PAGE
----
Moyleabbey Organic Farm
Located close to the picturesque Quaker village of Ballitore, Co. Kildare, Moyleabbey Organic Farm (website) has been going from strength to strength since been set up from scratch little over a decade ago. Liam Ryan eventually took the plunge having spent time in London after growing up on the family dairy farm not far from Nenagh, Co. Tipperary. “I’ve been interested in growing from a young age but we didn’t grow much when I was young as my father loved animals – growing wasn’t his favourite thing. I was always drawn to growing more than to the animals though.” After moving to London, it wasn’t long before the growing bug bit and after doing numerous courses and eventually an apprenticeship, Liam bought Moyleabbey Farm and farmed mostly as a hobby until achieving full organic status in 2006.
After trying a few different markets, Liam began selling at Carlow Farmers Market in September 2009. “People used to laugh at the markets ‘they won’t last, it’s just a hobby’ but the good ones are lasting and Carlow is growing steadily.” Liam is now chairman of Carlow Farmers Market, who launched their new website over the Summer and also sells at the Moyleabbey Farm Shop on Friday’s between 12 midday and 7pm. I visited the farm in late Spring and Louise first took me on a tour – it’s an impressive set up. Producing 18 different crops over the course of the year, the farm is well laid out with the orchard being my particular favourite. Liam’s daughter Mimi was also present for the tour and her knowledge of the farm was quite incredible, growing up around such passion is surely the best way to learn.
I’m always interested to hear of the challenges that organic farmers face. Unlike “conventional” farms, the spraying of chemicals is forbidden in an organic system and so it can prove difficult to keep control of everything. “Every crop has it’s own challenge and weakness. We use nets to keep out insects and birds – it just helps (the plants) to get established and you can walk away from them and know that they are ok. We have rabbit fencing around both of these fields. In the early days, when (the fencing) wasn’t complete, it was a real pain! We have various pests and disease but we use a garlic spray which works well on botrytis and mildew. We use it on lots of crops, I find it very good and citrus works well on mildew too.”
Competing with the unrealistically low prices of the supermarkets can also be a headache for organic farmers but Liam isn’t too concerned by this: “Some supermarkets now sell organic but the stuff just doesn’t taste well. There’s people who don’t mind about that but there’s also people that do. Some people think that others are cracked (for paying extra for organic produce) but they aren’t ‘foodie’ people so they just don’t get it. They think ‘this is an alright tomato’ but they’re not really tasting it but someone who is really savouring it is different. They’d prefer to have one of the good ones than three, four or five of the others. There’s also alot of people now who realise that it doesn’t make sense, like a chicken for example at €2.50 – it doesn’t seem possible. It’s a loss maker but it has also driven everything else down to really low production values.”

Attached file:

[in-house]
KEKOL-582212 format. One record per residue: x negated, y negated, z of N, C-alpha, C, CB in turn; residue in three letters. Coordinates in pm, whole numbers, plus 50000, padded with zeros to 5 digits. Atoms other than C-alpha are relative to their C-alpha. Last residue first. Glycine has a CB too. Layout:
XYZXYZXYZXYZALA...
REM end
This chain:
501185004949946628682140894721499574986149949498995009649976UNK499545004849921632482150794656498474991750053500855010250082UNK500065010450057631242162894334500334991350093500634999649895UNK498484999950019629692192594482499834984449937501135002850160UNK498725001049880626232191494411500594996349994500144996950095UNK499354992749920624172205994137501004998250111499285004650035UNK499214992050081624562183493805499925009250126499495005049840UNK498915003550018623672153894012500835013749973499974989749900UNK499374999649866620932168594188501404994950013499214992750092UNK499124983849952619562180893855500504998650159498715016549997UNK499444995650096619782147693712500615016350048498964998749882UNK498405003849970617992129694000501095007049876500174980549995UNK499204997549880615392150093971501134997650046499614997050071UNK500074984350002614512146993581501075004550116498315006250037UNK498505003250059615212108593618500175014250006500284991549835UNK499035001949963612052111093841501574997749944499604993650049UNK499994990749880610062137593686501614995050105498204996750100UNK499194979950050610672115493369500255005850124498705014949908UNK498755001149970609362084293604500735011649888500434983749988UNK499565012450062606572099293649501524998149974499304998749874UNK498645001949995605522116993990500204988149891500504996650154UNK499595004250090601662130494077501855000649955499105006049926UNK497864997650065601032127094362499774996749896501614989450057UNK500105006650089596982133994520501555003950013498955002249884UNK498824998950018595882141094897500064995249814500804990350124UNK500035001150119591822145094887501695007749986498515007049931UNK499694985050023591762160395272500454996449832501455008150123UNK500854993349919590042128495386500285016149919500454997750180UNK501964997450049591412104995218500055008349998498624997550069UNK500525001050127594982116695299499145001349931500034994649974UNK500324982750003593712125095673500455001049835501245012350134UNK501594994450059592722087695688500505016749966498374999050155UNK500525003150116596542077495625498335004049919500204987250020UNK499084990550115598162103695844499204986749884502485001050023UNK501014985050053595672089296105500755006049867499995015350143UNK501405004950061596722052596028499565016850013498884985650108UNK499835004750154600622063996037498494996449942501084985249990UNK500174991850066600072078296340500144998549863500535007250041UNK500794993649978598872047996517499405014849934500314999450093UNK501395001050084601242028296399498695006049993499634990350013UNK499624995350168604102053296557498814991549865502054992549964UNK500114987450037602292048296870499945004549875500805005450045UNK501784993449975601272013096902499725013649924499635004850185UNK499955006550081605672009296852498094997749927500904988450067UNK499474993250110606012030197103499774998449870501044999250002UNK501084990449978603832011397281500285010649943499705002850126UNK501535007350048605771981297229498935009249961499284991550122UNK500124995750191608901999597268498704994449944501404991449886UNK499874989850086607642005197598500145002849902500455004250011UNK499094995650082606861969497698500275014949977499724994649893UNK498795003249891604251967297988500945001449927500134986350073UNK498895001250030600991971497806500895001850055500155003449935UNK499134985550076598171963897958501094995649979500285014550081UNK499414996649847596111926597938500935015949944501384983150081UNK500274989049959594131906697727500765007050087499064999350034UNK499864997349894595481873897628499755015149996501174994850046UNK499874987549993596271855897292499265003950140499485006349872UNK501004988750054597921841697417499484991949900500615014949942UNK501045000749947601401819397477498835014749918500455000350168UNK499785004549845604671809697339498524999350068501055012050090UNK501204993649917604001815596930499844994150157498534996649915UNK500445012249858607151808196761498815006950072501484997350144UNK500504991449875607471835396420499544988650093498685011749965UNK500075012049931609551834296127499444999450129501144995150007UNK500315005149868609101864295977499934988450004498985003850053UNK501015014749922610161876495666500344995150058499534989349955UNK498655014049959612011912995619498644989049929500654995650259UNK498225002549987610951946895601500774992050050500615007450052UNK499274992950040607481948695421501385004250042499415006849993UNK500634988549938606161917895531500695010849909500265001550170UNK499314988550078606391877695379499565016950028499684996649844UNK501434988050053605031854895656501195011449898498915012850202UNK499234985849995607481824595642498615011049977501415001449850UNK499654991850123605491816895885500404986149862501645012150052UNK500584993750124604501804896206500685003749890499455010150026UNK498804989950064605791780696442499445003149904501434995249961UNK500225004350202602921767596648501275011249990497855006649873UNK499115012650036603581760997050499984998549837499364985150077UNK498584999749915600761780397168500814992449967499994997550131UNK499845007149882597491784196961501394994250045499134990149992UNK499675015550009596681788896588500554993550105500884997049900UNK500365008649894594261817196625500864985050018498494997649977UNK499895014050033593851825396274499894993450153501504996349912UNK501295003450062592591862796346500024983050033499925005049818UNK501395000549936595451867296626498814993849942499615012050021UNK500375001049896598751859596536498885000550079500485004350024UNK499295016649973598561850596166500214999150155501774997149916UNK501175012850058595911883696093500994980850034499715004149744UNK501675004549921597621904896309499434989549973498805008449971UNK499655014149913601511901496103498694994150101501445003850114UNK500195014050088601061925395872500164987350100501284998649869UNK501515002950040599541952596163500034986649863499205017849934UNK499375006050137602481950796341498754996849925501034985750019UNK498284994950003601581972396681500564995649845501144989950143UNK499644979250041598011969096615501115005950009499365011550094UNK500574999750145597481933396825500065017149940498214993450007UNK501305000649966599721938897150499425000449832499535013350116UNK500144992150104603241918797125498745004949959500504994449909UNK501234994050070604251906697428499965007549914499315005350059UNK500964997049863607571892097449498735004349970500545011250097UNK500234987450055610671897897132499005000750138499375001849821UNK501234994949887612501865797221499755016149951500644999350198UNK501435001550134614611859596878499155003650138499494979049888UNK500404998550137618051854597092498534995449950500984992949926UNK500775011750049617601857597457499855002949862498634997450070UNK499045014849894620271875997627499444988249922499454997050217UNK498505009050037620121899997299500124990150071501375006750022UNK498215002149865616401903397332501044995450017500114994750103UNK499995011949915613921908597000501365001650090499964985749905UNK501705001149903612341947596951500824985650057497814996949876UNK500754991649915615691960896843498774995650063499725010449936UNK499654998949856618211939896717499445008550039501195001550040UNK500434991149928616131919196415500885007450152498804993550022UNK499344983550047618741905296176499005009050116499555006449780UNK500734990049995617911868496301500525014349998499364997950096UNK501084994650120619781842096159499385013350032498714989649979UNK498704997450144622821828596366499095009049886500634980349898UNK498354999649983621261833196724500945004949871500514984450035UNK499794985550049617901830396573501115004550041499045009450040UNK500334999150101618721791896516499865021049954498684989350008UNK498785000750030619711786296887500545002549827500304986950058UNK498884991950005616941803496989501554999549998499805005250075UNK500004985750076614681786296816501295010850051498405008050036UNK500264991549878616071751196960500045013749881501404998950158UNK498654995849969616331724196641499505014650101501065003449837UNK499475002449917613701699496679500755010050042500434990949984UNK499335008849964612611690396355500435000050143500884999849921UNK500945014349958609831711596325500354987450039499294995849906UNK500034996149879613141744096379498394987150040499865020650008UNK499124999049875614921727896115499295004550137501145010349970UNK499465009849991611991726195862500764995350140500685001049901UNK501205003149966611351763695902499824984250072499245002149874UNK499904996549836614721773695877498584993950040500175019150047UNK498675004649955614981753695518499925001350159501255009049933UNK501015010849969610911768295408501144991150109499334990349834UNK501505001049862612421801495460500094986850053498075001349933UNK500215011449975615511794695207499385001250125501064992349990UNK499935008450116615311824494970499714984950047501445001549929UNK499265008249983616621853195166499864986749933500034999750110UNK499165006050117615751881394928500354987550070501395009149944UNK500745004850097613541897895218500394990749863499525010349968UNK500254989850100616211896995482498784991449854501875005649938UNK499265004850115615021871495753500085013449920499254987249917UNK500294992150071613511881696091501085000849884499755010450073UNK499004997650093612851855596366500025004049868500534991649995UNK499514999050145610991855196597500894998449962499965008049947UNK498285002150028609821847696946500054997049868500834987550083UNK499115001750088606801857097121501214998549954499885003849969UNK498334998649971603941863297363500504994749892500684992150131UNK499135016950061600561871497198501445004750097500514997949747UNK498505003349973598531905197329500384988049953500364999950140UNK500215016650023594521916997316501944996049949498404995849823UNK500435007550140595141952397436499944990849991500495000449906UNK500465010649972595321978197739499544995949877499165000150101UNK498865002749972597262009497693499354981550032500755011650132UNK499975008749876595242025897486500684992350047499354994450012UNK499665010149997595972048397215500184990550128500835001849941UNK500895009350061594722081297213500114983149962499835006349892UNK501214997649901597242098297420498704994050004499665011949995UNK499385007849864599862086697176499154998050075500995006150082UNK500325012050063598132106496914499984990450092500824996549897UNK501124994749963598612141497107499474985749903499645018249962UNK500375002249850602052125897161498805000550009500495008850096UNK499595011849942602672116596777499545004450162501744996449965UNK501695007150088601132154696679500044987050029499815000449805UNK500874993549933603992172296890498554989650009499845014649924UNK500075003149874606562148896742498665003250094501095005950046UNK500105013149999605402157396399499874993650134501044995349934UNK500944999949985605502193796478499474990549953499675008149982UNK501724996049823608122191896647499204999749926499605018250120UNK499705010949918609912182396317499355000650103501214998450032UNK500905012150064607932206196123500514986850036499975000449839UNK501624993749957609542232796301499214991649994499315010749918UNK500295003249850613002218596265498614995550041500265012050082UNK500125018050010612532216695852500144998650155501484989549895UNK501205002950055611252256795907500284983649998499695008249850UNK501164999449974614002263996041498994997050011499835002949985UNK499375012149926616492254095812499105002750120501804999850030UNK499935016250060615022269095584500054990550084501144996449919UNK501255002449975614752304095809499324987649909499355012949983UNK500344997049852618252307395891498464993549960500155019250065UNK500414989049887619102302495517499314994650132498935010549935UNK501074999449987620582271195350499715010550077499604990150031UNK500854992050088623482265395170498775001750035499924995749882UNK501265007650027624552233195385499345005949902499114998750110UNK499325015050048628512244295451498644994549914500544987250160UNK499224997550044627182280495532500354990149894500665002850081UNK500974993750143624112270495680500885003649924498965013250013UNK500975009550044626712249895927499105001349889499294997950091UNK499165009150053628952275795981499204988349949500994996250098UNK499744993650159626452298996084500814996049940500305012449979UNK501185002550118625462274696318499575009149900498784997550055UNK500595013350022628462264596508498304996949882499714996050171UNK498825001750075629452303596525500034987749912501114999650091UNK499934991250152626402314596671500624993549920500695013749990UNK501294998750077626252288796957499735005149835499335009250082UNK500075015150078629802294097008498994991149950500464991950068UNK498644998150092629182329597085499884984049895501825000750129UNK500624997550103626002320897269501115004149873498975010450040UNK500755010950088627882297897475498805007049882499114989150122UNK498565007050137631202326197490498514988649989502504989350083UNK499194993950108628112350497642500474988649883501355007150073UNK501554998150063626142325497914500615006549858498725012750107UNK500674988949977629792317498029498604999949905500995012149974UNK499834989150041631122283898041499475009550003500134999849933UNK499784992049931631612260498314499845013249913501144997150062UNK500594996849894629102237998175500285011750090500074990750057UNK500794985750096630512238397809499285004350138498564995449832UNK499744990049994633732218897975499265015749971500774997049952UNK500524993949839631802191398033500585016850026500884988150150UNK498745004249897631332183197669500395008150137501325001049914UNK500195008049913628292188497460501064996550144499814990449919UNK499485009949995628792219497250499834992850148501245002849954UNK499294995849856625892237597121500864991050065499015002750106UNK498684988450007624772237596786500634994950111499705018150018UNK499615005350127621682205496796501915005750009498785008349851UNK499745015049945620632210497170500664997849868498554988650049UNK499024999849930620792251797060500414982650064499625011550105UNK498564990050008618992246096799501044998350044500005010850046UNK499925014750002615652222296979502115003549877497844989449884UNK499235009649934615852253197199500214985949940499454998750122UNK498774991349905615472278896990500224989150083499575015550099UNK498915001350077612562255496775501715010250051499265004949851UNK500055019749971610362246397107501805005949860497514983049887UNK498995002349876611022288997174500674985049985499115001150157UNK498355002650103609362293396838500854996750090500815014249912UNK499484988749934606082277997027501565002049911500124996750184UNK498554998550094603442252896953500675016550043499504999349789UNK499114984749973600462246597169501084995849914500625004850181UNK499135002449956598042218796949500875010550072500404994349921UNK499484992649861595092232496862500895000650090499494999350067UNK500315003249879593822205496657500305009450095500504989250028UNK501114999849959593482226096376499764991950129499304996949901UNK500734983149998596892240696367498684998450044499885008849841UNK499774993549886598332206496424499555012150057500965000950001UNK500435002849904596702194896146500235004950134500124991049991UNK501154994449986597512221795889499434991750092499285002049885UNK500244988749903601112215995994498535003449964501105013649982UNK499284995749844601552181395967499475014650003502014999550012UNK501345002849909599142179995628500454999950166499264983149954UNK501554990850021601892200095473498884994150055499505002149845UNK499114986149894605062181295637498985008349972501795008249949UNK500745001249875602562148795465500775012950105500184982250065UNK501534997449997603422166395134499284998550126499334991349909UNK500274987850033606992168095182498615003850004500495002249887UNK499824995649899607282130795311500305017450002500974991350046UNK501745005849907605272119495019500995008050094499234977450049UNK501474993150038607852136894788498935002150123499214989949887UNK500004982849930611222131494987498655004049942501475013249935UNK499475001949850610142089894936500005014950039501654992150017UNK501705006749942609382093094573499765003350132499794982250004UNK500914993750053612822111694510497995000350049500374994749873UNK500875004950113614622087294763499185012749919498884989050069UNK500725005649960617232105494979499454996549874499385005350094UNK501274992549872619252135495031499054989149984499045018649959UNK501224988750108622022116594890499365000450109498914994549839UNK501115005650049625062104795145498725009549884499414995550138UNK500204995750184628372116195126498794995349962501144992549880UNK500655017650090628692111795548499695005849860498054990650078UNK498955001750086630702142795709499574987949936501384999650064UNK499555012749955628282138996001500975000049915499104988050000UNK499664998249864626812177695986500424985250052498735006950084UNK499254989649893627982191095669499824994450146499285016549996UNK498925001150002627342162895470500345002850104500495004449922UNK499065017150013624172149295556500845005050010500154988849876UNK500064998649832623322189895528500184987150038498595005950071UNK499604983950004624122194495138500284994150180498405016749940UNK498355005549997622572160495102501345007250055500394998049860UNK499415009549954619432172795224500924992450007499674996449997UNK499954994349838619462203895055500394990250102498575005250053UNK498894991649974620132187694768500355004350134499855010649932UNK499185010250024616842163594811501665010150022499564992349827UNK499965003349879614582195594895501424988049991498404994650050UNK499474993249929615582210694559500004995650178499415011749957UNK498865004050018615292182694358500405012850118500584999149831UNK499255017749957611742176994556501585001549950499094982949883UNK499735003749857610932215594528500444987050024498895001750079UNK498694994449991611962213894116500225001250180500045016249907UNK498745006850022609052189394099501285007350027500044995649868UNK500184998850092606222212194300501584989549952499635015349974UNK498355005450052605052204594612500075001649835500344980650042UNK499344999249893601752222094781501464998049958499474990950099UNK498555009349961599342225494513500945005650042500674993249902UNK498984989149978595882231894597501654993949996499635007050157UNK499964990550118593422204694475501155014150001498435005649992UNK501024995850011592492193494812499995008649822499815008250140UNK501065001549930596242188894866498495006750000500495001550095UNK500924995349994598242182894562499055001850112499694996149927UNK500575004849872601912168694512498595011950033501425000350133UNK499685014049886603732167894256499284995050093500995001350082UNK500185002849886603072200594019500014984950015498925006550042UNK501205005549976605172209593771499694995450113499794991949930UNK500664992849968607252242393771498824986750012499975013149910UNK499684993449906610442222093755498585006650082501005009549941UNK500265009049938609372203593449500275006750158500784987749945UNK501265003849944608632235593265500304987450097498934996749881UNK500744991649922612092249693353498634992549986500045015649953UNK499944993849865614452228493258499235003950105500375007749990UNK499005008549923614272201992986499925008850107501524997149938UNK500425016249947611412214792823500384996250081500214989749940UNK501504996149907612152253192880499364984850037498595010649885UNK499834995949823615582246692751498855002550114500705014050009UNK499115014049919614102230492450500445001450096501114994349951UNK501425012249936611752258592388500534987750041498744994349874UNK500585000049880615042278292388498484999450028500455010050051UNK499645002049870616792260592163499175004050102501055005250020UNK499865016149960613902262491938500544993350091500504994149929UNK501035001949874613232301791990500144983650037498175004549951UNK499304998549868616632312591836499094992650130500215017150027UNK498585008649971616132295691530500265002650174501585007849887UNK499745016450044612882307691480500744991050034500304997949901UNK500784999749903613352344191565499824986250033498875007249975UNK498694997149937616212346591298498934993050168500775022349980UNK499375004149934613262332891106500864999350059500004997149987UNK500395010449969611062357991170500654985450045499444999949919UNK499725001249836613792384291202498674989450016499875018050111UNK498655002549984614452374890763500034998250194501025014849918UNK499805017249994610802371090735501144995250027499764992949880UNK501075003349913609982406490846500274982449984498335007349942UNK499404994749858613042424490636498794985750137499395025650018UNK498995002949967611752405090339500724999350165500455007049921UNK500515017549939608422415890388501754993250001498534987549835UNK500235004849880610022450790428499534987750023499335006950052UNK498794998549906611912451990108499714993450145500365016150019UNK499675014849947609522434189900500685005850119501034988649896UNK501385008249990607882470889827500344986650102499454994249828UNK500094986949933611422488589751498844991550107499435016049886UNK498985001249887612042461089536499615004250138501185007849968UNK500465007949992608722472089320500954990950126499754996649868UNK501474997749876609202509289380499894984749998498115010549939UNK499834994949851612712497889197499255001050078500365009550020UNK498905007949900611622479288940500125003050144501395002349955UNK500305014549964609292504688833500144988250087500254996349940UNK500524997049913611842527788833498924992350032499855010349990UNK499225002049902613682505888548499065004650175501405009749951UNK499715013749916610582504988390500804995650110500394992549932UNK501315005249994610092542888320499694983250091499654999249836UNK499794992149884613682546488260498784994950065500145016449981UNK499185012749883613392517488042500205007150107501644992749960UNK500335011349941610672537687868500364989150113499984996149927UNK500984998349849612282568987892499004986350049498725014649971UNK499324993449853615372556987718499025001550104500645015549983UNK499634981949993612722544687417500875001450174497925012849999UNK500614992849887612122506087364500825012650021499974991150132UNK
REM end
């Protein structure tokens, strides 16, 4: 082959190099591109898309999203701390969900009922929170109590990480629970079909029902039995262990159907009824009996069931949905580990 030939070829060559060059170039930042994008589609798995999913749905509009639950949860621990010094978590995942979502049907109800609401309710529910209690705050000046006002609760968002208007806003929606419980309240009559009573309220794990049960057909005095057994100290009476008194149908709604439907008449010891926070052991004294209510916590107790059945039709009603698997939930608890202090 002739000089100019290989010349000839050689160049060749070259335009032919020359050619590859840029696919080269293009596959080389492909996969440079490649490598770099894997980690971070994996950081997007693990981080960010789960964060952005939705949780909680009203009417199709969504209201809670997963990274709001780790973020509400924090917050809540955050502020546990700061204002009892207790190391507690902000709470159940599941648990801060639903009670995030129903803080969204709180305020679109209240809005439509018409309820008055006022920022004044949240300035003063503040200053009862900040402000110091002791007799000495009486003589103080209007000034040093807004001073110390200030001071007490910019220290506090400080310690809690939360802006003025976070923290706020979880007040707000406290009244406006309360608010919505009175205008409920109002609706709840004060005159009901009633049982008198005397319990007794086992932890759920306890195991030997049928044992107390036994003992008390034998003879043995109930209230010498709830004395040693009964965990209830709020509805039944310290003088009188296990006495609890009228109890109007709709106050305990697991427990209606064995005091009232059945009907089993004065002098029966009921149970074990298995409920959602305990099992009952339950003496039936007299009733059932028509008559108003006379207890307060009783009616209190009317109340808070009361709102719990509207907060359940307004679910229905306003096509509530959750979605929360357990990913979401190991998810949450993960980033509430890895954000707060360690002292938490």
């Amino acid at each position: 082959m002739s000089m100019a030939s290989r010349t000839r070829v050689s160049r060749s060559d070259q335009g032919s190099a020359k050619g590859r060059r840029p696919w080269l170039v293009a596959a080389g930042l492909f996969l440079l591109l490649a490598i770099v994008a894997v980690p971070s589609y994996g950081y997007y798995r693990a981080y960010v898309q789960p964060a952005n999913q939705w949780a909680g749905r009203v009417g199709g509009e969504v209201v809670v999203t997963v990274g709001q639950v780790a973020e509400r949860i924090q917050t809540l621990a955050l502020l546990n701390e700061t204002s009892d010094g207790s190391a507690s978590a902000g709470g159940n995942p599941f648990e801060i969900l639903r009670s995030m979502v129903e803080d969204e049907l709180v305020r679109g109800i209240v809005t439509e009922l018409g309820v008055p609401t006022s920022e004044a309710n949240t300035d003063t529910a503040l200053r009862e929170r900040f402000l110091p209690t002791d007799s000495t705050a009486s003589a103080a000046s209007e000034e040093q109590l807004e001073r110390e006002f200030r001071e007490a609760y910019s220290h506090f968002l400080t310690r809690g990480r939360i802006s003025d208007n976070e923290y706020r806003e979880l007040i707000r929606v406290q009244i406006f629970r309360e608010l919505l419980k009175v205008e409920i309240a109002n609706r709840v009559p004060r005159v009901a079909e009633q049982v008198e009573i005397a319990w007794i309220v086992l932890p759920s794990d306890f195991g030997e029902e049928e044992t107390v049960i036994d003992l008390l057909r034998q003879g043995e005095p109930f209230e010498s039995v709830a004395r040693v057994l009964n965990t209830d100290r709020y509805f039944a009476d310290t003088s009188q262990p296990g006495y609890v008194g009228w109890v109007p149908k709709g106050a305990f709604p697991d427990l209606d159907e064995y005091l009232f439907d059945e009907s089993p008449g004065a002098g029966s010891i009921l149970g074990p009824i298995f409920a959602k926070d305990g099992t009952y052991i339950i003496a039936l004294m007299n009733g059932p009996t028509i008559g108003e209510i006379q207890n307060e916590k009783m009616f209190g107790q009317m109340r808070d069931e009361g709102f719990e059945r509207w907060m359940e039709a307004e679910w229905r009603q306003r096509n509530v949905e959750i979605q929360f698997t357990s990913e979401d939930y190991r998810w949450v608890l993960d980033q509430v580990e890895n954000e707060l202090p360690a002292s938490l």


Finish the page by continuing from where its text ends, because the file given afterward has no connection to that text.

Doing their bit for society, Moyleabbey Farm also regularly donate produce to St. Clare’s Hospitality Food Kitchen in Carlow Town. “It just makes sense and it’s nice to be able to support them a little bit. A good few of my customers were involved (with the food kitchen) so that’s how it came about. At certain times of the year we do have plenty of excess so it can work well like that.” A modest response, donating to a food kitchen, in my eyes, is one of the most generous things a farmer can do and I have an enormous amount of respect for Liam for choosing to do this rather than attempting to sell the produce elsewhere.
As for the future, it’s easy to see that Moyleabbey will continue to grow from strength to strength. “This is the first time that we’ve had three people , two others and myself working. For a long time I was on my own before hiring one and now two people. Now we are just fine tuning really. The big challenge is always scaling up – doing the same thing but for more people and using paid help rather than just myself. The complex bits are hard to pass on and show people so it’s fine tuning them issues really. You’re just developing all the time and trying to stay up to date with everything.”
What does Liam most look forward to coming into season? “peas, sweetcorn and strawberries too. The strawberries are great as it really kicks off the year. They are a good early crop, the second year especially. Strawberries have been really good for us, people really look forward to them.” Although the strawberry season is long over, the Moyleabbey stall will still have sweetcorn this weekend along with pumpkins, leeks, beetroot, kale, French beans, spinach, just harvested russet apples and the first Brussels sprouts of the season. Catch them at Carlow Farmers Market this Saturday or at the farm shop on Friday.
*Featured Photo at the top of page courtesy of Nuala Grogan, Carlow Photographic Society